Find out more about the medal recipients
General de Gaulle's consideration of the chance to create a new decoration led him to found a commission on 19 July 1942 to “recognise the remarkable acts of faith and bravery which, in France, throughout the Empire and abroad, have been contributing to the resistance of the French people against the enemy and their accomplices since 18 June 1940.”
“To obtain the Order of Liberation, one needs to have performed a truly exceptional courageous act. This does not appear to be the case for brave engineer X. However, an intermediate decoration is currently under consideration, for which you would be most welcome to propose Mr X in due course.” General de Gaulle, 12 March 1942
General de Gaulle's consideration of the chance to create a new decoration led him, on 19 July 1942, to “found a commission whose purpose it would be to investigate the creation of a decoration intended to reward the merits of people who played an active, key role in rallying the territories behind Fighting France”.
On 20 August 1942, the commission settled on the name “Médaille de la Résistance Française”.
The French Resistance Medal was thus instituted in London on 9 February 1943 by ordinance of General de Gaulle, as “leader of Fighting France”. Its purpose was to “recognise the remarkable acts of faith and bravery which, in France, throughout the Empire and abroad, have been contributing to the resistance of the French people against the enemy and their accomplices since 18 June 1940.” This was the second and only other decoration created during the war by General de Gaulle, after the Order of Liberation.
The French Resistance Medal was exclusively awarded by decree of the leader of Fighting France, the President of the Provisional Government of the Republic, then, from 1 January 1947, of the President of the Republic. It was no longer to be awarded after 1 April 1947, except in the case of the Resistance in Indo-China, for which the date was extended to 31 December 1947; it may still be awarded posthumously under the same conditions, but only to people killed during the war.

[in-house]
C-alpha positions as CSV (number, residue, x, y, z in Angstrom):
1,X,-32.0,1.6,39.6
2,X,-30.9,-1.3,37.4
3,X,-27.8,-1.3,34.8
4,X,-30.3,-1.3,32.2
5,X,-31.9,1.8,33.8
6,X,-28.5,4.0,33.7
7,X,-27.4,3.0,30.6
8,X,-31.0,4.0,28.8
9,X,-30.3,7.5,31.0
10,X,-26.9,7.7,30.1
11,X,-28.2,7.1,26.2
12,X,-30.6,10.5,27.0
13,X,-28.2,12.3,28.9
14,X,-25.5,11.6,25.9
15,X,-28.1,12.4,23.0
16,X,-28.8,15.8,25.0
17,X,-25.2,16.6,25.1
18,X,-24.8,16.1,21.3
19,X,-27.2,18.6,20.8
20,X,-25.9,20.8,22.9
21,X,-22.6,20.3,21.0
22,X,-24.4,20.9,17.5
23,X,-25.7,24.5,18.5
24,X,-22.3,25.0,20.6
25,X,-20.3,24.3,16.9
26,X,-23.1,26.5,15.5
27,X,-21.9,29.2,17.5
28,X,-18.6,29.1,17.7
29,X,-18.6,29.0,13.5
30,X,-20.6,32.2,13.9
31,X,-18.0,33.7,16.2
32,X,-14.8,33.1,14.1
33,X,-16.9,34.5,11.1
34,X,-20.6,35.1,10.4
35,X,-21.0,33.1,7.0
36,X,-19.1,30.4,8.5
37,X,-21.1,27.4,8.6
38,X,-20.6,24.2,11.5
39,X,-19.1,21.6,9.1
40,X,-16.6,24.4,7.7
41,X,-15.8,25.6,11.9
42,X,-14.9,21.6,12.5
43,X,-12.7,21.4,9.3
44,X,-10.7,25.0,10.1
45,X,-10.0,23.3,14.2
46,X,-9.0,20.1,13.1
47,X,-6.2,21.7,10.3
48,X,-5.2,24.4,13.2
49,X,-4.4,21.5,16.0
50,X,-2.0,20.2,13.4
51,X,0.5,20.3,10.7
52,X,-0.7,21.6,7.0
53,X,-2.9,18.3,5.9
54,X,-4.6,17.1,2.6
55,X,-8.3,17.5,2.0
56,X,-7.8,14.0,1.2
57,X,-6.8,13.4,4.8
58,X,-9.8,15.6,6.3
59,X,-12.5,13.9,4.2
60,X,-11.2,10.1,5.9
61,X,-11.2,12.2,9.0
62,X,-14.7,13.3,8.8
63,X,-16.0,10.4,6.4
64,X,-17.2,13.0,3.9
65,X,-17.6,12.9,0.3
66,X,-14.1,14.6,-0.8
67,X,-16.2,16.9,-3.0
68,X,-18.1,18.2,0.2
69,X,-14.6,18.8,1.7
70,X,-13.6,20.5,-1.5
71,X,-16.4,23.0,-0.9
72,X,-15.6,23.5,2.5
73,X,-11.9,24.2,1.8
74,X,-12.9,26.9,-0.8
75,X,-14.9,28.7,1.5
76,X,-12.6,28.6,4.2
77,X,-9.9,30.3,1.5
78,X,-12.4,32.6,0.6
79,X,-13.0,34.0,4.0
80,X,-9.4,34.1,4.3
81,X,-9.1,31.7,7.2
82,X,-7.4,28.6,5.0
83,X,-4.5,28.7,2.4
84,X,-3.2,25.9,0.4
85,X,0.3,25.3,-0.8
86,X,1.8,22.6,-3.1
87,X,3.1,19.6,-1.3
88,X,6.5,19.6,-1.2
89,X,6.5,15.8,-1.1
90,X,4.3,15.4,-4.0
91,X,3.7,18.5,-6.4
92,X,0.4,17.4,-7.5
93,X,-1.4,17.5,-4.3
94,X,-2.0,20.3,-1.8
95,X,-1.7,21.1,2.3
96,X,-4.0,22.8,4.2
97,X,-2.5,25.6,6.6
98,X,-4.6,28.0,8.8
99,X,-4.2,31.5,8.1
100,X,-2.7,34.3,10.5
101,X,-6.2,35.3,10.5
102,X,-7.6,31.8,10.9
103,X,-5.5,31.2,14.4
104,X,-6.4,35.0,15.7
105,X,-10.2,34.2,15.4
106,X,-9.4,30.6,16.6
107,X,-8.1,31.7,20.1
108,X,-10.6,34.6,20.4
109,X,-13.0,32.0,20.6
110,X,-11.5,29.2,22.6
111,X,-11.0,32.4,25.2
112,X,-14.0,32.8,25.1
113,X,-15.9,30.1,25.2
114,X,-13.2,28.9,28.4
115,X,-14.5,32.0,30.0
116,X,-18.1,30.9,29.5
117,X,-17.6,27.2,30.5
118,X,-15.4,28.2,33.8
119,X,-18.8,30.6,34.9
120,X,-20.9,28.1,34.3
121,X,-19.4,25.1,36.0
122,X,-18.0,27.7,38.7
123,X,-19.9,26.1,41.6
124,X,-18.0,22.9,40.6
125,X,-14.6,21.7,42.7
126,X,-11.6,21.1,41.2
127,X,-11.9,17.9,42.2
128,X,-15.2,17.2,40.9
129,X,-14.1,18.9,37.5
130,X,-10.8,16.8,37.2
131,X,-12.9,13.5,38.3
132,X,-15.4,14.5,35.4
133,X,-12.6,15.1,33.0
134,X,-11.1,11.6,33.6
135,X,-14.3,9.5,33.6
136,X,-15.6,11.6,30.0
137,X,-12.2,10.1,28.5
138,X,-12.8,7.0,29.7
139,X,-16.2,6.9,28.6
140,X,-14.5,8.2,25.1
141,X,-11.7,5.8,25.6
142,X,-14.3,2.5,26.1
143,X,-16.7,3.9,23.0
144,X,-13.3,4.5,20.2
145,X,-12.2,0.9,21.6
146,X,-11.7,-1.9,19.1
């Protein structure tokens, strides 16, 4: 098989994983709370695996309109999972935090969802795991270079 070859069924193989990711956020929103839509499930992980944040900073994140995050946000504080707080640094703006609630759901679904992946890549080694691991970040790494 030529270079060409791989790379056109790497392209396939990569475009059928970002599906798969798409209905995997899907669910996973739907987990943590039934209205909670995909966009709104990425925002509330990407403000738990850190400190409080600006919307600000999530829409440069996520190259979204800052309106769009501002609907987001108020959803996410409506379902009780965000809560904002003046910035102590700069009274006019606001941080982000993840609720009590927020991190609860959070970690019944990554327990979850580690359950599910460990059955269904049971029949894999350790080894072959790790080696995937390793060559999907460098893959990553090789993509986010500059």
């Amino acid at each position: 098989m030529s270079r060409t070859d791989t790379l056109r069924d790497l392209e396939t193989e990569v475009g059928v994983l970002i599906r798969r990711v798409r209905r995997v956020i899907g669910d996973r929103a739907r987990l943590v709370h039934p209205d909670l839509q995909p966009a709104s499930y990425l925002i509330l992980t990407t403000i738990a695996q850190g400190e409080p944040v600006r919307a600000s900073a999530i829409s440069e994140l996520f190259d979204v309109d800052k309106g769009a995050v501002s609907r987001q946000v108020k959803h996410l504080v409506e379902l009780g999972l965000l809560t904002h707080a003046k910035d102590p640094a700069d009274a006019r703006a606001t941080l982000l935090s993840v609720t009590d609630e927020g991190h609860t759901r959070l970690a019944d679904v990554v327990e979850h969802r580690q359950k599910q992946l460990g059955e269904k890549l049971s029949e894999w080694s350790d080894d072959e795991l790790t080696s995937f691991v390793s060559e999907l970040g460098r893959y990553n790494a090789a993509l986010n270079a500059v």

The ordinance of 10 August 1945 – since confirmed by the Law of 26 May 1999 and the Decree of 15 November 2005 – determining the future of the Order of Liberation, acknowledged the natural link between the Order and the French Resistance Medal.
Firstly, the secretariat of the medal's national commission is placed under the authority of the National Delegate of the Order of Liberation, who by rights presides over it. The Commission is an official body whose members are appointed by decree of the President of the Republic. Its remit is to maintain discipline amongst medal recipients. The decoration was exclusively awarded following proposal by the commission (except in wartime emergencies). Today, it remains within its purview to propose a posthumous award of the medal. It manages the medal recipient database.
The second purpose of the Order of Liberation is to ensure all measures are implemented “with a view to keeping alive the memory of the Order of Liberation, its members and French Resistance Medal recipients” and to contribute to the moral and material support given to the Companions of the Liberation, French Resistance Medal recipients, their widows and children.
Finally, and more generally, the Order of Liberation “(...) handles the administration of the French Resistance Medal”.
In order to pass on and keep alive the memory of the French Resistance, a national association for commune recipients of the French Resistance Medal was created in 2013.